Influence of Property Modeling Practices on Estimated Hydrocarbon Pore Volume
- Vivian K. Bust (Shell International Exploration & Production) | Paul F. Worthington (Park Royd P&P (England) Limited)
- Document ID
- Society of Petroleum Engineers
- SPE Reservoir Evaluation & Engineering
- Publication Date
- February 2014
- Document Type
- Journal Paper
- 6 - 14
- 2014.Society of Petroleum Engineers
- 4.1.2 Separation and Treating, 4.1.5 Processing Equipment, 5.1.1 Exploration, Development, Structural Geology
- hydrocarbon pore volume, zonal modeling, geocellular modeling
- 1 in the last 30 days
- 674 since 2007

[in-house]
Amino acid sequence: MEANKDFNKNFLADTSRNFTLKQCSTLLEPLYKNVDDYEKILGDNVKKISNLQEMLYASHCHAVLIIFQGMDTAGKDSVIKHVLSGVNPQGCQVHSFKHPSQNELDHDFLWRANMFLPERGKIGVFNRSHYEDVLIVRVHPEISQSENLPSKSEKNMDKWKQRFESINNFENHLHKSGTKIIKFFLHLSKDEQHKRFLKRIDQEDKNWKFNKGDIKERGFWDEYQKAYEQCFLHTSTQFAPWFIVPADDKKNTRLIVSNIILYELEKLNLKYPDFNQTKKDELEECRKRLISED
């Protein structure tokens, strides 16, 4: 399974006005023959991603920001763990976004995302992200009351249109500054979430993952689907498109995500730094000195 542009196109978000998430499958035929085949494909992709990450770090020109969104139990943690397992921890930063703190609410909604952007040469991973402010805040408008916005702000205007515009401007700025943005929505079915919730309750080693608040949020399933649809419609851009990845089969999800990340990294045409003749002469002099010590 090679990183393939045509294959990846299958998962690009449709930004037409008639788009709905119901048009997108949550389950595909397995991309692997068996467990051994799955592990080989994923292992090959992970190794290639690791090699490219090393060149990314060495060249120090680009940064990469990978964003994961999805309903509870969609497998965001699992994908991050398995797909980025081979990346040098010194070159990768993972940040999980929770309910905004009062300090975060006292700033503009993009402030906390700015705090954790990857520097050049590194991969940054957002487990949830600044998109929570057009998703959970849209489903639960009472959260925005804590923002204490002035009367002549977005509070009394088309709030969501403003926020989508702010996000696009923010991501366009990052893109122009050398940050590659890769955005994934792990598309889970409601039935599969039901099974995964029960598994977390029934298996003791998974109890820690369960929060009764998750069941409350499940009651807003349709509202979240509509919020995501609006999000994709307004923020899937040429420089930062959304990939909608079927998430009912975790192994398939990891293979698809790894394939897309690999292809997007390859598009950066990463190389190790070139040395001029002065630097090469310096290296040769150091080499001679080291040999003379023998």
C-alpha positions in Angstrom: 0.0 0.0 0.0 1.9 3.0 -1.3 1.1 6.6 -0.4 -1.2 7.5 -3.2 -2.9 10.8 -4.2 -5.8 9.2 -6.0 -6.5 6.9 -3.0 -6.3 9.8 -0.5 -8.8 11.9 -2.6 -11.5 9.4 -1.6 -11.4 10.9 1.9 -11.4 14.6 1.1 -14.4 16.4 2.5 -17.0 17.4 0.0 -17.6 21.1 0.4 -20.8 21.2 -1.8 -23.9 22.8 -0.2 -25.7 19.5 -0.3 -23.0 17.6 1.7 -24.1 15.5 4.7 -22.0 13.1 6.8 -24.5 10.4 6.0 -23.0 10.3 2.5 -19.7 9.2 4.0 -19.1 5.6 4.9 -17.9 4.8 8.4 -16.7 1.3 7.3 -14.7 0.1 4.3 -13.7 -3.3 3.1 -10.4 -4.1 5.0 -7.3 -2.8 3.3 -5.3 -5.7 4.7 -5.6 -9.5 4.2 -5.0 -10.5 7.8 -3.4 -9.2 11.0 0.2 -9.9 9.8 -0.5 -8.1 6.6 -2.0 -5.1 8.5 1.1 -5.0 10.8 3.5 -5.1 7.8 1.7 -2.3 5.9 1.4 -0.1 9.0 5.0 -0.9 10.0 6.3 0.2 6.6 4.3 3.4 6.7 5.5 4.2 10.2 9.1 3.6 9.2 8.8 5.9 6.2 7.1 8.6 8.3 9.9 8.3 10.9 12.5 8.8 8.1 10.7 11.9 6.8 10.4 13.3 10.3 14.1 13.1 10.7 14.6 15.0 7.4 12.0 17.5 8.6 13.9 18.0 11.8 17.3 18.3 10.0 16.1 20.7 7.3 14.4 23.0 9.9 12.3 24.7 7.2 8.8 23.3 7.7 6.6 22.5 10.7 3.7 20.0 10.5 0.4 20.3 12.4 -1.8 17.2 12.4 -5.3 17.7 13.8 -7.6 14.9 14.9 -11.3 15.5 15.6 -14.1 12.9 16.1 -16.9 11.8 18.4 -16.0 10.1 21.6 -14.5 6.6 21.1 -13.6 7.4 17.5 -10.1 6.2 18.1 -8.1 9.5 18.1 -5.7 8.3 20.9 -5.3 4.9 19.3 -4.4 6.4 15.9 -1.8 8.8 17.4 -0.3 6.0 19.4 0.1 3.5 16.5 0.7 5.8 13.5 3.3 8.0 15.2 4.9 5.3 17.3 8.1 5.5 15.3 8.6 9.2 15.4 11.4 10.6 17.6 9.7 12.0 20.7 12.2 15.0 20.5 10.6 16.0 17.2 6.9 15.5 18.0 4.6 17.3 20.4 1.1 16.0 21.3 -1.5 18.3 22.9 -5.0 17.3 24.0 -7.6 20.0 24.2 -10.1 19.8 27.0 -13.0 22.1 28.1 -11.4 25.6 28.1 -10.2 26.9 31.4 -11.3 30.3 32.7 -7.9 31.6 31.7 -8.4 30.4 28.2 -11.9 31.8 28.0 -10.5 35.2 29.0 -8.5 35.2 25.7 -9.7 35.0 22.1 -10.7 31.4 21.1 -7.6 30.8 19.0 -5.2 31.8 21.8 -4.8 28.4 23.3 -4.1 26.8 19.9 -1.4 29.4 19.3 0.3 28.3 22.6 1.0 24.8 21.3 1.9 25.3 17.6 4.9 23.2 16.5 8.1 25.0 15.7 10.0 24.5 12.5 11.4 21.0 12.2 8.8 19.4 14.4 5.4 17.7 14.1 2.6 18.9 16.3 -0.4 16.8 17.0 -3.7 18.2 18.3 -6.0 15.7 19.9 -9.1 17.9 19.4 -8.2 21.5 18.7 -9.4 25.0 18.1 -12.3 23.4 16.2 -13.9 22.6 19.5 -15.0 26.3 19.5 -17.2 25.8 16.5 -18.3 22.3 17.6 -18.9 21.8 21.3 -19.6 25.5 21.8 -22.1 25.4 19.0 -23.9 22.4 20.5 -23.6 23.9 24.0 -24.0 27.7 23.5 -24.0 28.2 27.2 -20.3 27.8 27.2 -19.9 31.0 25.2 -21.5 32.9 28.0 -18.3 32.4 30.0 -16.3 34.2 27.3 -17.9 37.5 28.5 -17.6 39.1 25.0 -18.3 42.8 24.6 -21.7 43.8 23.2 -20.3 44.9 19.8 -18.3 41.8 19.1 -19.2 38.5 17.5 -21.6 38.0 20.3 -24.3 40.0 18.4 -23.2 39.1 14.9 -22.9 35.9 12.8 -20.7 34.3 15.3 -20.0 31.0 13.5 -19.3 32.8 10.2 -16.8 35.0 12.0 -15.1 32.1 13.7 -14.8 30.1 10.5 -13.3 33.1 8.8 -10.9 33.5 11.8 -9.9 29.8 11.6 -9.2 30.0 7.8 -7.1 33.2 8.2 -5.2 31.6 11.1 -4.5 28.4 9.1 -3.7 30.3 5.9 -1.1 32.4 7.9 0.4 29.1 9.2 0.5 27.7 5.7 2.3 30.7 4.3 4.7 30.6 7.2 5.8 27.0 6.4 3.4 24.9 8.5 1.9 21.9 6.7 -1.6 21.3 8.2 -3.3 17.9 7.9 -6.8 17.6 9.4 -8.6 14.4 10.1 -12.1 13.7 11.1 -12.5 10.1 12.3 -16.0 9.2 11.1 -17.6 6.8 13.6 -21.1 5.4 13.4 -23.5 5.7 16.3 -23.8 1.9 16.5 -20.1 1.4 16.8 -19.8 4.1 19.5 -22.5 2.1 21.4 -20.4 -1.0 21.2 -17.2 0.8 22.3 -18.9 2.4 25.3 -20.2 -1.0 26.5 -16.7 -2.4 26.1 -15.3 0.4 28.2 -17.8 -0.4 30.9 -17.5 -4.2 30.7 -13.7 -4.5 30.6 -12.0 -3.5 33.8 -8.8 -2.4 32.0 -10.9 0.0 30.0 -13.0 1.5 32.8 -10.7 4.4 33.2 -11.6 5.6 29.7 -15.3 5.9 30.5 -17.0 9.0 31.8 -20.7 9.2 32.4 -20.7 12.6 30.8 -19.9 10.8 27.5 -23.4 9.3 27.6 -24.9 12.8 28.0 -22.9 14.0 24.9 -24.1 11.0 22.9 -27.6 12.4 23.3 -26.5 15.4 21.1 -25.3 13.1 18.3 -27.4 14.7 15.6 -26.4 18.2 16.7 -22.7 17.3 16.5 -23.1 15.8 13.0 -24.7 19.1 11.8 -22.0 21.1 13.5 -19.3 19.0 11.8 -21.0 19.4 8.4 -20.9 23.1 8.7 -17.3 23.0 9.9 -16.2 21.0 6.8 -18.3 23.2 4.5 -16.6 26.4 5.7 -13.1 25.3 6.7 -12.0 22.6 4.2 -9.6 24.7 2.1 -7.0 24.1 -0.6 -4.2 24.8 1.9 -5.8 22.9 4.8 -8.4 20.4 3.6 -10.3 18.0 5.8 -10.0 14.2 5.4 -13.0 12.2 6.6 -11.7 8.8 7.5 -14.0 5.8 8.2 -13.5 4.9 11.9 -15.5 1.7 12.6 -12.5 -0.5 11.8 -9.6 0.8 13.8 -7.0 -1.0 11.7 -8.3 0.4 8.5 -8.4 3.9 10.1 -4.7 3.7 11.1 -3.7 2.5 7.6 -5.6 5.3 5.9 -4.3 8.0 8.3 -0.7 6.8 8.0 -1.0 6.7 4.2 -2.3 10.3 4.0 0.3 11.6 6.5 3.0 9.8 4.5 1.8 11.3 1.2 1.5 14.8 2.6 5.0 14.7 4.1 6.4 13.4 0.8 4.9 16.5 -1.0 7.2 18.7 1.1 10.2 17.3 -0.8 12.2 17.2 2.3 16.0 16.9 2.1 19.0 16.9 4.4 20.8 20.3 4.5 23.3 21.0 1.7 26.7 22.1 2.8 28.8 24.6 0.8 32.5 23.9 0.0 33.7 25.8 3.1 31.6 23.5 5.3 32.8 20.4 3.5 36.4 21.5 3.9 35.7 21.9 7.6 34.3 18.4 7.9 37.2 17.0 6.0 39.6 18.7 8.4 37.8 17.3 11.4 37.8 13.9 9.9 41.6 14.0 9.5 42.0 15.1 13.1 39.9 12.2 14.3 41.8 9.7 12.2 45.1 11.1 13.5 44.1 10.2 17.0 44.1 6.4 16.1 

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The emergence in geoscience of 3D geocellular modeling has raised questions about the correspondence of hydrocarbon volumetric deliverables with those derived from 2D zonal modeling. These differences of approach are compounded because the contemporary 3D methods use net-reservoir volumetric algorithms whereas the more established 2D methods have traditionally used net-pay volumetric algorithms. Both methods are initialized using 1D "alon gwellbore" datasets. Key parameters for comparison are initial hydrocarbon pore volume (IHPV) for 2D and 3D modeling and equivalent hydrocarbon column (EHC) for 1D along-wellbore modeling. The focus is twofold. The first objective has been to generate a functional petrophysical model as a basis for volumetric comparisons. The reservoir notionally comprises an oil accumulation within a water-wet, lithologically-clean sandstone that is partially saturated with high-salinity brine. The sandstone comprises five rock types (RTs), each of which has a defined set of interpretive algorithms. The second objective has been to compare static volumetric estimates of EHC and/or IHPV for a range of case models. This objective was approached using three workflows. Initially, 1D along-wellbore screening studies used different case models representing various stratigraphic sequences. These allowed a preliminary assessment of results arising from the use of net-reservoir and net-pay volumetric algorithms without the influence of mapping practices. The findings were corroborated by field studies. Second, 2D zonal modeling led to values of IHPV based on both net-reservoir and net-pay algorithmic protocols. Third, 3D geocellular modeling also led to values of IHPV based on both protocols. These data allowed equitable comparisons of 2D zonal deliverables with those from 3D geocellular models because a consistent inter-well interpolation methodology was used for all 2D and 3D cases. The analysis incorporated the influence of stratigraphic sequences of the five RTs with their different petrophysical characteristics. Comparisons of 2D and 3D models showed that IHPV values delivered by established 2D zonal models with net-pay algorithmic protocols are mostly lower than those values delivered by contemporary 3D geocellular models with net-reservoir protocols by approximately 4% on average, but the differences are highly variable. These outcomes, which have implications for reserves estimation, are strongly governed by the stratigraphic distribution of the RTs. They re-emphasize that each case must be investigated separately and thoroughly.
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